|James Harden is the newest Rocket, but he might not be the only star headed to Houston.|
Are the Houston Rockets done dealing? In a short answer: No. During Harden's introductory press conference, General Manager Daryl Morey said he viewed Harden as a "foundational player" who he could pair in a flashy backcourt with Jeremy Lin. Morey hopes that this summer's acquisitions could be enough to corral another big-name star in Houston. What other big names could the Rockets possibly go after? Here are a few players I think could be headed to "Space City."
Overview: Sure, Millsap isn't a marquee name, but I think building a core of one or two All Stars and players with potential -- similar to what the Denver Nuggets, Oklahoma City Thunder and Memphis Grizzlies are doing -- can give a franchise a good shot at having long-term success. One of the reasons why I think Millsap fits in Houston is because he is a solid power forward on both sides of the court. He can score, rebound and play defense well. The Jazz might be more willing to let Millsap go, rather than star center Al Jefferson, because young phenom Derrick Favors is waiting in the wings. Favors's playing time will only escalate in Utah, so the Jazz could ponder offers for Millsap. For Houston, they have a bevy of power forwards, but not one that is a legitimate starter. Patrick Patterson is tabbed as the current starter, but I don't think he's shown enough to take command of his position. The Rockets also have rookies Royce White and Terrence Jones, two hybrid forwards, who could be used as trade bait.
Utah receives Patrick Patterson, Terrence Jones, Greg Smith, Shaun Livingston and a second-round draft pick.
Houston receives Paul Millsap.
Overview: Tyreke Evans may not be a natural small forward, but he and James Harden could become a dynamic duo. Evans is a slasher and creator, meanwhile Harden is a shooter and facilitator. Their games could work well together if they developed good chemistry. The Kings have stated that they don't plan to re-sign Evans before the Halloween deadline, so why shouldn't the Rockets try to swoop in and nab him before he becomes a free agent? Marcus Morris is a hybrid forward and while he didn't perform very well during his rookie season in Houston, reuniting in Sacramento with former Kansas Jayhawk teammate Thomas Robinson could help him out psychologically in the long run.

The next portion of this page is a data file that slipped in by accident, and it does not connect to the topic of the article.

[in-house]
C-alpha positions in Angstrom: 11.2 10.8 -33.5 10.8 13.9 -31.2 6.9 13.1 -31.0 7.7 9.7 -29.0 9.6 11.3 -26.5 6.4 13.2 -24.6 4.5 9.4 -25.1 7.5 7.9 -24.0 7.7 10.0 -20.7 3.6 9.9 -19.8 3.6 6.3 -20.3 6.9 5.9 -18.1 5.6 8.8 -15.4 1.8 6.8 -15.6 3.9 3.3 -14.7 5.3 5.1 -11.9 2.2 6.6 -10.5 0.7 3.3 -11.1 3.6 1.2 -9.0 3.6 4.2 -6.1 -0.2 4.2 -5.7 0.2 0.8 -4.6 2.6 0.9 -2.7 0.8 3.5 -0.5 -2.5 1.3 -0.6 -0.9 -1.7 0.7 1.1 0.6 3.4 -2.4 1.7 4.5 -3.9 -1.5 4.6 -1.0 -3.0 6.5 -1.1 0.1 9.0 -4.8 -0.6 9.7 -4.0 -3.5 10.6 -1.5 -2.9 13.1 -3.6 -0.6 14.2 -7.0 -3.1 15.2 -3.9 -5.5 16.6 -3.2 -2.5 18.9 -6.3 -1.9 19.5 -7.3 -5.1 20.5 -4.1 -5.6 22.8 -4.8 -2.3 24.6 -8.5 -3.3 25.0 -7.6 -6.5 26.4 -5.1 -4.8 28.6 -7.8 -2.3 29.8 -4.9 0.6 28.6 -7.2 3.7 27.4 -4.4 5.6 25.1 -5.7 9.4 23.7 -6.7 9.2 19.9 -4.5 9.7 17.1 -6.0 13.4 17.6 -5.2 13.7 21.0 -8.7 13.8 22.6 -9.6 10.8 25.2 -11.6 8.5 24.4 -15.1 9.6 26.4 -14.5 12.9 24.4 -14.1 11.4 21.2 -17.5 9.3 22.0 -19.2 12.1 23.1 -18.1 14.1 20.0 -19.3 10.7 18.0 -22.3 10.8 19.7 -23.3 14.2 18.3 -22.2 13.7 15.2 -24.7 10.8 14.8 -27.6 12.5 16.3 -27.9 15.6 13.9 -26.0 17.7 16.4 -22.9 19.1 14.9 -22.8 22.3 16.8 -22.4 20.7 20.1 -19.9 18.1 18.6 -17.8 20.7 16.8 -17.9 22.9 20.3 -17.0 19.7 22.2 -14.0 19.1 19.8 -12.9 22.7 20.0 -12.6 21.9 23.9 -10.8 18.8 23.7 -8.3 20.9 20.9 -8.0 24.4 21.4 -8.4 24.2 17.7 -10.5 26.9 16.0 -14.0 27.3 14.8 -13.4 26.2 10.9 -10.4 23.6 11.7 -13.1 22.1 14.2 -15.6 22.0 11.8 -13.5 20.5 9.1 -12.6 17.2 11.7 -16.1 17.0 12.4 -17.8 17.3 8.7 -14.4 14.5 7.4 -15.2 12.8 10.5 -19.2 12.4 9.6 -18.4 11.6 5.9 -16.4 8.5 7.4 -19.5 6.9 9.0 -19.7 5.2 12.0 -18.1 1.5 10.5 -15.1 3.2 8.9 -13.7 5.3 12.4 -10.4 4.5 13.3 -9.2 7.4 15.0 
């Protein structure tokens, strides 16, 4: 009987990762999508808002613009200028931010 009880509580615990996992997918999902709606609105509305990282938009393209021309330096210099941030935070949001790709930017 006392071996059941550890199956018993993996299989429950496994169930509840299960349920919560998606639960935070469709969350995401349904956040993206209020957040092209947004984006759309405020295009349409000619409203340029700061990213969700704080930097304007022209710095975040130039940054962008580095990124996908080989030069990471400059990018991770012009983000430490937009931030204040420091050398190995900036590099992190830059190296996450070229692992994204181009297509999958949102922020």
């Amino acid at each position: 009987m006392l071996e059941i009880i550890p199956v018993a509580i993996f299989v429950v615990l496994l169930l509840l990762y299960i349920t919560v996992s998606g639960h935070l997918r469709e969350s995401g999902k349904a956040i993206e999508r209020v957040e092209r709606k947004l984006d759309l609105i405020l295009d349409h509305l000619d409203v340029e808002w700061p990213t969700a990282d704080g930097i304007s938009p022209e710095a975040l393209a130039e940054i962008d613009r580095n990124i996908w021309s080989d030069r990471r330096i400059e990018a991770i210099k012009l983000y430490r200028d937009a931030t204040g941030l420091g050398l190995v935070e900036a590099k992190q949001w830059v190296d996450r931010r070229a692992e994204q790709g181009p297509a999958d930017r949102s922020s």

|Could Evans be on the move soon?|
Sacramento receives Chandler Parsons, Marcus Morris, Daequan Cook and one future first-round draft pick.
Houston receives Tyreke Evans.
Overview: This is when Houston GM Daryl Morey literally puts all of his eggs into a basket. Any deal for Bynum would probably have to happen after the season, because Philadelphia just acquired the 7" big man and there is probably no shot he would get traded mid-season. For Houston to get Bynum out of Philadelphia, he would have to underperform and have an injury-plagued season in which he couldn't put all the pieces of the puzzle together. Then, Houston would have to try trading several pieces to acquire the All Star center. This deal is a long shot, but because of the bold moves Morey has made this offseason, I wouldn't be suprised to see Bynum in a Rockets jersey next season.
Philadelphia receives Omer Asik, Carlos Delfino, Patrick Patterson, Royce White, Cole Aldrich and future first-round draft picks.
Houston receives Andrew Bynum.
Is Houston a contender? No. Is Houston a playoff team? Probably not yet. However, Houston is back to relevance and that's something that cannot be overlooked. The Rockets aren't anywhere near where they want to be as an organization, but they should not be slighted by the public. Houston may have overpaid for Jeremy Lin and Omer Asik, but they are no joke. General Manager Daryl Morey is determined to make them a playoff contender for the first time since the "Big 3" of Tracy McGrady, Ron Artest and Yao Ming. Watch out NBA fans, the Rockets are set for liftoff.